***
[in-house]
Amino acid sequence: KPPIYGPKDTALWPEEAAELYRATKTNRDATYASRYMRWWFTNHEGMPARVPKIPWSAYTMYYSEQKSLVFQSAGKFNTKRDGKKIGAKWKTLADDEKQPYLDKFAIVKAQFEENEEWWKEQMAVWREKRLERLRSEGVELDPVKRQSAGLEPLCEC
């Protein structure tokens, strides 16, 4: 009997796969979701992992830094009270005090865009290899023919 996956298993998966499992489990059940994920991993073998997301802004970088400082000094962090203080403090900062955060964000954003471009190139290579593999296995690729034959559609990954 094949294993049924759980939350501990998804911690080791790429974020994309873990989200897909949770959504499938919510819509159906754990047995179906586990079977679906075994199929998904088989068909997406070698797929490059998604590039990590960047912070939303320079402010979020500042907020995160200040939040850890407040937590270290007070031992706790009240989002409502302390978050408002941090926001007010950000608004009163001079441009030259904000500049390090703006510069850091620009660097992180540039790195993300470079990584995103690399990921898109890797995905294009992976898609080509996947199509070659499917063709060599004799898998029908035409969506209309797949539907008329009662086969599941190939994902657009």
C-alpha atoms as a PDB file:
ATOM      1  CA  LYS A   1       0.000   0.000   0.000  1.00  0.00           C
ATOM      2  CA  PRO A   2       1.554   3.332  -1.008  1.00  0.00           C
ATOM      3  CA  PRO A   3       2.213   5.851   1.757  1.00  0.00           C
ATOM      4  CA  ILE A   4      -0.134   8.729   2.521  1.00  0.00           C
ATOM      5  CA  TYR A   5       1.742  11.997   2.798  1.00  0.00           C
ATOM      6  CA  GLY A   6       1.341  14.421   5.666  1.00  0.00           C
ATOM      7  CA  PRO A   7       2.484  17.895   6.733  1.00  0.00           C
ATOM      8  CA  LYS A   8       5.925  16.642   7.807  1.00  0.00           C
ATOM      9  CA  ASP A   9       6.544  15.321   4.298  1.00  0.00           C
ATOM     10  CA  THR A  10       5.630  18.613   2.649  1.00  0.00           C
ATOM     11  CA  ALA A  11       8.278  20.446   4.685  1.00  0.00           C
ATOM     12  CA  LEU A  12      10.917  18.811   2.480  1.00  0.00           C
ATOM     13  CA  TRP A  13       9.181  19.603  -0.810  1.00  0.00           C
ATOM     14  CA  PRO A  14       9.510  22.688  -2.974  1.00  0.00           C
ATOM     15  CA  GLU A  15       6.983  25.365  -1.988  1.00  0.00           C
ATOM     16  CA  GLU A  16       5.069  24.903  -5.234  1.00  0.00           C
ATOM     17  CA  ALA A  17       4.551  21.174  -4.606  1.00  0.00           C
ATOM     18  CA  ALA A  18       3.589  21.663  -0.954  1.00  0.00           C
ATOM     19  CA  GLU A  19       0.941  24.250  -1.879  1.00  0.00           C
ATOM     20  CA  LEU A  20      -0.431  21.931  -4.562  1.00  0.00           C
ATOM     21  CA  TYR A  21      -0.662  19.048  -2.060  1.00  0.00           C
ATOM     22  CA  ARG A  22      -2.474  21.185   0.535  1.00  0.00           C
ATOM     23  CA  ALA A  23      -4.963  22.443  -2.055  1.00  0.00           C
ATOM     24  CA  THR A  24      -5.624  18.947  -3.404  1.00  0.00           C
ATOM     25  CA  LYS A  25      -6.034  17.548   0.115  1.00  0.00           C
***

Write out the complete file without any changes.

[in-house]
Amino acid sequence: KPPIYGPKDTALWPEEAAELYRATKTNRDATYASRYMRWWFTNHEGMPARVPKIPWSAYTMYYSEQKSLVFQSAGKFNTKRDGKKIGAKWKTLADDEKQPYLDKFAIVKAQFEENEEWWKEQMAVWREKRLERLRSEGVELDPVKRQSAGLEPLCEC
């Protein structure tokens, strides 16, 4: 009997796969979701992992830094009270005090865009290899023919 996956298993998966499992489990059940994920991993073998997301802004970088400082000094962090203080403090900062955060964000954003471009190139290579593999296995690729034959559609990954 094949294993049924759980939350501990998804911690080791790429974020994309873990989200897909949770959504499938919510819509159906754990047995179906586990079977679906075994199929998904088989068909997406070698797929490059998604590039990590960047912070939303320079402010979020500042907020995160200040939040850890407040937590270290007070031992706790009240989002409502302390978050408002941090926001007010950000608004009163001079441009030259904000500049390090703006510069850091620009660097992180540039790195993300470079990584995103690399990921898109890797995905294009992976898609080509996947199509070659499917063709060599004799898998029908035409969506209309797949539907008329009662086969599941190939994902657009």
C-alpha atoms as a PDB file:
ATOM      1  CA  LYS A   1       0.000   0.000   0.000  1.00  0.00           C
ATOM      2  CA  PRO A   2       1.554   3.332  -1.008  1.00  0.00           C
ATOM      3  CA  PRO A   3       2.213   5.851   1.757  1.00  0.00           C
ATOM      4  CA  ILE A   4      -0.134   8.729   2.521  1.00  0.00           C
ATOM      5  CA  TYR A   5       1.742  11.997   2.798  1.00  0.00           C
ATOM      6  CA  GLY A   6       1.341  14.421   5.666  1.00  0.00           C
ATOM      7  CA  PRO A   7       2.484  17.895   6.733  1.00  0.00           C
ATOM      8  CA  LYS A   8       5.925  16.642   7.807  1.00  0.00           C
ATOM      9  CA  ASP A   9       6.544  15.321   4.298  1.00  0.00           C
ATOM     10  CA  THR A  10       5.630  18.613   2.649  1.00  0.00           C
ATOM     11  CA  ALA A  11       8.278  20.446   4.685  1.00  0.00           C
ATOM     12  CA  LEU A  12      10.917  18.811   2.480  1.00  0.00           C
ATOM     13  CA  TRP A  13       9.181  19.603  -0.810  1.00  0.00           C
ATOM     14  CA  PRO A  14       9.510  22.688  -2.974  1.00  0.00           C
ATOM     15  CA  GLU A  15       6.983  25.365  -1.988  1.00  0.00           C
ATOM     16  CA  GLU A  16       5.069  24.903  -5.234  1.00  0.00           C
ATOM     17  CA  ALA A  17       4.551  21.174  -4.606  1.00  0.00           C
ATOM     18  CA  ALA A  18       3.589  21.663  -0.954  1.00  0.00           C
ATOM     19  CA  GLU A  19       0.941  24.250  -1.879  1.00  0.00           C
ATOM     20  CA  LEU A  20      -0.431  21.931  -4.562  1.00  0.00           C
ATOM     21  CA  TYR A  21      -0.662  19.048  -2.060  1.00  0.00           C
ATOM     22  CA  ARG A  22      -2.474  21.185   0.535  1.00  0.00           C
ATOM     23  CA  ALA A  23      -4.963  22.443  -2.055  1.00  0.00           C
ATOM     24  CA  THR A  24      -5.624  18.947  -3.404  1.00  0.00           C
ATOM     25  CA  LYS A  25      -6.034  17.548   0.115  1.00  0.00           C